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How State's FDCPA Laws Can Help Protect You
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How Kansas’ FDCPA Laws Can Help Protect You

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You wake up one morning to find your cell phone voicemail box lit up like a Christmas tree. Thinking the voice messages are from one or more professional colleagues, you quickly retrieve each call.

To your dismay, the calls are not from co-workers, but instead, the phone calls are from a debt collection agency. The phone calls made overnight represent a blatant violation of a landmark consumer protection law.

In addition, the third party debt collector issued a threat to put you in jail for refusing to pay off a personal loan balance. According to the Fair Debt Collection Practices Act (FDCPA), you have the right to stop the harassment, as well as sue the bill collector in a civil court.

How Kansas FDCPA Laws Work

Passed in 1977, the FDCPA represents a comprehensive set of consumer protection provisions that cover every American consumer. For example, a consumer living in Maine enjoys the same legal protections that a consumer in Kansas enjoys.

The difference among the 50 states are unique FDCPA laws that apply only to individual states. In Kansas, state FDCPA laws follow the federal FDCPA by protecting consumers against bill collector abuse and harassment.

Kansas FDCPA laws also forbid what is called “extortionate” credit lines, which means consumers should never have to deal with debt collection agencies that threaten to use violence to coerce consumers into paying off outstanding credit card and personal loan balances.

How Kansas' FDCPA Laws Can Help Protect You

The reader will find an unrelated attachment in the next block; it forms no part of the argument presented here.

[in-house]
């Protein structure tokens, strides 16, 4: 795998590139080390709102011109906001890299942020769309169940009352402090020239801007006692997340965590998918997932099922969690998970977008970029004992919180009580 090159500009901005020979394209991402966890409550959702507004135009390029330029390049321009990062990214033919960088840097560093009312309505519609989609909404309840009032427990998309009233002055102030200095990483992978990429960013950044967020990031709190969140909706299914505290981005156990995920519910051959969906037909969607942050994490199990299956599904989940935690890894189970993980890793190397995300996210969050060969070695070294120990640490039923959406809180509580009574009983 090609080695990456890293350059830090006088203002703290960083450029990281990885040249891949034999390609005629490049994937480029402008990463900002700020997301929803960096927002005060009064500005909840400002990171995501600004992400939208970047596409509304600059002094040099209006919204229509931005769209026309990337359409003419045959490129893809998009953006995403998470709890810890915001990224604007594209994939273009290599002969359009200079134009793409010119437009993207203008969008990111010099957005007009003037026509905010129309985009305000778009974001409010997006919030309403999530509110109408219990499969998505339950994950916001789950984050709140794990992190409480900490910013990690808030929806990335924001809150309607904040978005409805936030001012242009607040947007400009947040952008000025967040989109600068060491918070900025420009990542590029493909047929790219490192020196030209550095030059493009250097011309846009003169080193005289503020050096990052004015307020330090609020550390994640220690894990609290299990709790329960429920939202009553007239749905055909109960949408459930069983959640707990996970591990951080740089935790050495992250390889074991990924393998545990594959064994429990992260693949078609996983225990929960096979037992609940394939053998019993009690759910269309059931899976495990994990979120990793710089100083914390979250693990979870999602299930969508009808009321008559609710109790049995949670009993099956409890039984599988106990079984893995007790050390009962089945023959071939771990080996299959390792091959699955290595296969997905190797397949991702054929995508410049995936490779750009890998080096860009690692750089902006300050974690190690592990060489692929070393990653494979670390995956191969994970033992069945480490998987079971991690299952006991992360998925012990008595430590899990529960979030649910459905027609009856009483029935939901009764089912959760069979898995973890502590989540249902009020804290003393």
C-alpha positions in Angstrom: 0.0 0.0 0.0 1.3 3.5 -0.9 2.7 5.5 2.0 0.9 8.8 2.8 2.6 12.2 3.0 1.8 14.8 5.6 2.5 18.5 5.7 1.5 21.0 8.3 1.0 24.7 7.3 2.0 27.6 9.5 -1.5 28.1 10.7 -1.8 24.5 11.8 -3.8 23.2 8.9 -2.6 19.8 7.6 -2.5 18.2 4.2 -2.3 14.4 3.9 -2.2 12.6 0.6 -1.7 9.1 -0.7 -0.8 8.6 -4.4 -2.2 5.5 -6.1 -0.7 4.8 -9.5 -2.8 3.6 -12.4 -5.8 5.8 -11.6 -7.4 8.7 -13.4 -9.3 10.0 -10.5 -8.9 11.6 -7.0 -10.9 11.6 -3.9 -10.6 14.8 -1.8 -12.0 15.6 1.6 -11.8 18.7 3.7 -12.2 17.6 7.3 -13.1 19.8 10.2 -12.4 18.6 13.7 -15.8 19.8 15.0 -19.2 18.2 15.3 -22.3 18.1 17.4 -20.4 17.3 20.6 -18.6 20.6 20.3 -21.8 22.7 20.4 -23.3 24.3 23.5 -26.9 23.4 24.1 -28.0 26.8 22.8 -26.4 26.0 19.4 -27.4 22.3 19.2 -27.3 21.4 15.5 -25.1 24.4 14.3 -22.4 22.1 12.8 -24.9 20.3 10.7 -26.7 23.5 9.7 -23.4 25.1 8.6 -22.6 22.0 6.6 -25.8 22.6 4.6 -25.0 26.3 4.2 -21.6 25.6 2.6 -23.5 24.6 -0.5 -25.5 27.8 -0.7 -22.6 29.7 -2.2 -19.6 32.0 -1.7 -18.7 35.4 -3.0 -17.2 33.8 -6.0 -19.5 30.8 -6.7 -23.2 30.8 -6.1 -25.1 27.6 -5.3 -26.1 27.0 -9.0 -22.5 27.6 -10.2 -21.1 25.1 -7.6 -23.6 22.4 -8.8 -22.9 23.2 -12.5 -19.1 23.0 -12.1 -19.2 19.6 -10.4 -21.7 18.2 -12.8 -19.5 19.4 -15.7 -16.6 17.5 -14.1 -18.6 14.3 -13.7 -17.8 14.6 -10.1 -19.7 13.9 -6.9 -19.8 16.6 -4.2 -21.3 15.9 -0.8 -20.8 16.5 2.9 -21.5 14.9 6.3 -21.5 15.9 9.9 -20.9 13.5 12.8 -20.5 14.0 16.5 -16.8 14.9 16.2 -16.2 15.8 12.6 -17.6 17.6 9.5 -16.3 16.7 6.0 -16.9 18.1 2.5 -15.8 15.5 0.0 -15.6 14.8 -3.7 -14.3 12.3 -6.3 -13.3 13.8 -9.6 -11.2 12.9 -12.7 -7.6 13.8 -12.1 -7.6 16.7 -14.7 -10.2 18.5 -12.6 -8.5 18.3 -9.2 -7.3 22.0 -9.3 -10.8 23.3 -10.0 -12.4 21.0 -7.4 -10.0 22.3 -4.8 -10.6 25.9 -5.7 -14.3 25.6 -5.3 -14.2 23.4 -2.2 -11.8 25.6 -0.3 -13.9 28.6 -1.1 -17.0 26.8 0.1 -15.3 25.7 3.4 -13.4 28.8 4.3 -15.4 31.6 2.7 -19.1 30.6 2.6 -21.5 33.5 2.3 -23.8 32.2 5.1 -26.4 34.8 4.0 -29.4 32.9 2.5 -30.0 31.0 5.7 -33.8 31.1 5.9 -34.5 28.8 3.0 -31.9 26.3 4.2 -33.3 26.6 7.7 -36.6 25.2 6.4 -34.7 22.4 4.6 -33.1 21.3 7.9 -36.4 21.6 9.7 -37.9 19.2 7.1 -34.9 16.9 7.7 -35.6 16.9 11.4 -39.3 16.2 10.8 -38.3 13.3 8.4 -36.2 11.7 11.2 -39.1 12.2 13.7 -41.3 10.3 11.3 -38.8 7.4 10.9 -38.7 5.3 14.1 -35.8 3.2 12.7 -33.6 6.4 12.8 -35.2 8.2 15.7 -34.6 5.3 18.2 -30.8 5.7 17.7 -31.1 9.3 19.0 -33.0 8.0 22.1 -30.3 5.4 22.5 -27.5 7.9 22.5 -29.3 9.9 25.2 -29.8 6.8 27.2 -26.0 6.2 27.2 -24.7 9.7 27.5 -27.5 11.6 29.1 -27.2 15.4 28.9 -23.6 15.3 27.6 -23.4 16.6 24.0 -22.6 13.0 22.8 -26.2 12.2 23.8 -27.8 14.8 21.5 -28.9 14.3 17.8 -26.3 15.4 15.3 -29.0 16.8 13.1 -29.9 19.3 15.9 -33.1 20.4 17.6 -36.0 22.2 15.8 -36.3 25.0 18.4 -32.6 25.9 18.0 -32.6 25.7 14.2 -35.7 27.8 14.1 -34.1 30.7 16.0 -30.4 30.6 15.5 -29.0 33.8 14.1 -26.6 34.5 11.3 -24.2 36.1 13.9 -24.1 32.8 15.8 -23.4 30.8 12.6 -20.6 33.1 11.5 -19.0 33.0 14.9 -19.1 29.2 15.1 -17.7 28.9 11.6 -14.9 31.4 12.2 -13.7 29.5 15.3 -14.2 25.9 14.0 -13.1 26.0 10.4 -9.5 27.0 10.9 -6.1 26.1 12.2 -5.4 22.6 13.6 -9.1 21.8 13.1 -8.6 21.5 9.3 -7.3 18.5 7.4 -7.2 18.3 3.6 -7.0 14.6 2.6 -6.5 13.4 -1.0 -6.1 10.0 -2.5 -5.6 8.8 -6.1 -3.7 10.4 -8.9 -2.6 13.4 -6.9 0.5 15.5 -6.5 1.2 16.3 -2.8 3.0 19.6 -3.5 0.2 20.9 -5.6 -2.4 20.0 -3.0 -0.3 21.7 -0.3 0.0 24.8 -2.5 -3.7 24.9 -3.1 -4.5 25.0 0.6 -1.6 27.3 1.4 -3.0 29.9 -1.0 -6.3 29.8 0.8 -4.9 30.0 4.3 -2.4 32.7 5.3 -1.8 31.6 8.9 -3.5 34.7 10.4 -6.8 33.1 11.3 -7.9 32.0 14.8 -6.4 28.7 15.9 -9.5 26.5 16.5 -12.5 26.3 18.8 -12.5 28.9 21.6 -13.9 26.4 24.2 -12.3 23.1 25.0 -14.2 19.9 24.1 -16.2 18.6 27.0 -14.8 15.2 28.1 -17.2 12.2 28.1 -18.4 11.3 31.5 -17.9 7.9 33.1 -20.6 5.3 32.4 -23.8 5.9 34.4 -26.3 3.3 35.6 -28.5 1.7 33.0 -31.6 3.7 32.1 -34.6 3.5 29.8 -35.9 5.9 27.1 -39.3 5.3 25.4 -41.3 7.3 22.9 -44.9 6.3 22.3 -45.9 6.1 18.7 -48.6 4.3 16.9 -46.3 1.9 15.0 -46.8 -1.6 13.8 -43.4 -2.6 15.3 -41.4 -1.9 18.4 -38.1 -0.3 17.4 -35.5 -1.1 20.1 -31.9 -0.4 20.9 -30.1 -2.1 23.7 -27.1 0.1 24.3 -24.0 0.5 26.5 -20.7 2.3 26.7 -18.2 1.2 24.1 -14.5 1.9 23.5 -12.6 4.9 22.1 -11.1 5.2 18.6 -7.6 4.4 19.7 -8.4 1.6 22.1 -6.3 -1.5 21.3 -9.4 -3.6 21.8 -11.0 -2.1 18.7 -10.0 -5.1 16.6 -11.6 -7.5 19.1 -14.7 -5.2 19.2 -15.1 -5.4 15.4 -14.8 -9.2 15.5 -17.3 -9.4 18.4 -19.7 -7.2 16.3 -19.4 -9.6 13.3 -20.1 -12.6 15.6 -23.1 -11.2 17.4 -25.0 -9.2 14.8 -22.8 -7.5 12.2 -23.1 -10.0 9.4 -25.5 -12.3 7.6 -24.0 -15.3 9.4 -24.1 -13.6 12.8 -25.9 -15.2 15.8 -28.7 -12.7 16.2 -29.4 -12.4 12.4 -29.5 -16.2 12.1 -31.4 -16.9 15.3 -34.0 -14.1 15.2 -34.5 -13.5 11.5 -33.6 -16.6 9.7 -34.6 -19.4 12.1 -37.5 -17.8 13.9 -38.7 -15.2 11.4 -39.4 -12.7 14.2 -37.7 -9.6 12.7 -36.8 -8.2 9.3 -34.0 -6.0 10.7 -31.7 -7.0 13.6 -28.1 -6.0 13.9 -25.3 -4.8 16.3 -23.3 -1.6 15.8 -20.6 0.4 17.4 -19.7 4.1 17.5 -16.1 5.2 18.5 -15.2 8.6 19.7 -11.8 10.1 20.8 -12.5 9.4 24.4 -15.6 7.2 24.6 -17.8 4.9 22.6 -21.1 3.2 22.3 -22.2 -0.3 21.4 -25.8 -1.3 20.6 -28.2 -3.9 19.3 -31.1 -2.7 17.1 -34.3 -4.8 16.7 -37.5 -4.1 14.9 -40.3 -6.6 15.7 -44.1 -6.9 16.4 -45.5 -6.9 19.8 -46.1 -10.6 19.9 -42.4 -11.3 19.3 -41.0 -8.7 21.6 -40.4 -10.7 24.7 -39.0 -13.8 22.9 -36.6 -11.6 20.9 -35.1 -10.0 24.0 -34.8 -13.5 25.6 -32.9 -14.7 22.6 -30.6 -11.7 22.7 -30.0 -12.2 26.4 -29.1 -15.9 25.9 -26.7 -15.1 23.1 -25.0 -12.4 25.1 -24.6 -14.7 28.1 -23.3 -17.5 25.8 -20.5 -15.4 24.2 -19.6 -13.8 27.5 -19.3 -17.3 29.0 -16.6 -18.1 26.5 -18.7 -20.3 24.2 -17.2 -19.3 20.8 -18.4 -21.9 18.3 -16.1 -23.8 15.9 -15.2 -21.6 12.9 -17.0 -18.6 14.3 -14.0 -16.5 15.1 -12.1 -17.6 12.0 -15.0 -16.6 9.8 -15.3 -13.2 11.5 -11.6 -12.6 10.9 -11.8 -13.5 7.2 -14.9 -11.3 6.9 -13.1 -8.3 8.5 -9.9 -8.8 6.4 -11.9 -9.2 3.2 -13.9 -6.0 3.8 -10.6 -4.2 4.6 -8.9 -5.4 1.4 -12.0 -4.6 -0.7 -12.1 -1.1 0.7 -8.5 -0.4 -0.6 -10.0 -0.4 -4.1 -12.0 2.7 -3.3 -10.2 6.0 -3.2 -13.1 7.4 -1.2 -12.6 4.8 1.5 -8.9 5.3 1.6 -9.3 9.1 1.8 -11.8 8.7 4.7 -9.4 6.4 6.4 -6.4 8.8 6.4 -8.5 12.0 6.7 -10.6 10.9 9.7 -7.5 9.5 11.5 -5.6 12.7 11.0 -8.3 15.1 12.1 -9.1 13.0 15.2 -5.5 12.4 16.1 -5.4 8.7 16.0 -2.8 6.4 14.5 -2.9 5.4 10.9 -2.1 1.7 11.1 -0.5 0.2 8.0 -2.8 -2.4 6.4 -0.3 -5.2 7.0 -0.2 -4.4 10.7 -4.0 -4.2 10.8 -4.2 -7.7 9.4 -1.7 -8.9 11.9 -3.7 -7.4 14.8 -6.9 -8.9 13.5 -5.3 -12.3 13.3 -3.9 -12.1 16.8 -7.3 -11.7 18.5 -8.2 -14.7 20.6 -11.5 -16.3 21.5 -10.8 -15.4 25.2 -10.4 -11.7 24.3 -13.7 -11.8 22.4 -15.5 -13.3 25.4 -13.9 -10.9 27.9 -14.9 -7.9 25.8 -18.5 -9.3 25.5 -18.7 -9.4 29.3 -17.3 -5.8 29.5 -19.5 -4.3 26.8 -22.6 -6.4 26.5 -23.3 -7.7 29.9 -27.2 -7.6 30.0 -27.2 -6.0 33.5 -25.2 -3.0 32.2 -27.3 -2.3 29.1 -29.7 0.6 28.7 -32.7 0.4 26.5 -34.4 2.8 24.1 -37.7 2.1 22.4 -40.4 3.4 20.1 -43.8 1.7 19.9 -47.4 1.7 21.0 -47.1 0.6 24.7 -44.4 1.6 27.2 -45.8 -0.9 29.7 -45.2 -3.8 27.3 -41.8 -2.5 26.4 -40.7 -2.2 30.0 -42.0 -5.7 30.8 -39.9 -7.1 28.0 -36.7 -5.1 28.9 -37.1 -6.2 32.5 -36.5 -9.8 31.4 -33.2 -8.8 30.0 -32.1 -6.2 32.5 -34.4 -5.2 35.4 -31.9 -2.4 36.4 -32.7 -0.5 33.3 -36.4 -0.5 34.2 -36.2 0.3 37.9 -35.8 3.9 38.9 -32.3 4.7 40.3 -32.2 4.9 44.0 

Kansas and Federal FDCPA Law Protections

Third party debt collectors that call consumers between the hours of 9 pm and 8 am violate one of the most important provisions written into the FDCPA. Bill collectors are also prohibited from repeatedly calling consumers, whether the phone calls are made to a home landline or to a work only cell phone number.

In fact, you can stop debt collection agency phone calls made to you at work by invoking the “reason to know” clause of the FDCPA. “Reason to know” means a third party debt collector understands your employer does not allows bill collectors to call employees in the workplace.

In addition, the federal FDCPA does not allow bill collectors to use deceptive technique to force consumers into settling outstanding debts.

Kansas legislators enacted the Kansas Consumer Protection Act (KSA) which covers the actions conducted by both original creditors and debt collection agencies. State FDCPA laws forbid tactics that a court would define as “unconscionable” debt collection practices.

Any consumer that falls victim to illegal third party debt collector practices in the State of Kansas has the right to seek monetary damages that are capped at $10,000, plus the cost of hiring a lawyer.

In Kansas, bill collectors have three years to settle delinquent oral contracts and five years to chase after consumers that owe money on written contracts.

Speak with a Kansas licensed consumer protection attorney today to learn more about how the FDCPA can help protect you against illegal debt collection practices.

If you believe that a debt collector is violating Kansas’ FDCPA laws, you should seek the help of an FDCPA attorney. You may be able to seek up to $1,000 in damages for each violation of the FDCPA. An attorney will be able to help navigate you through the entire process.

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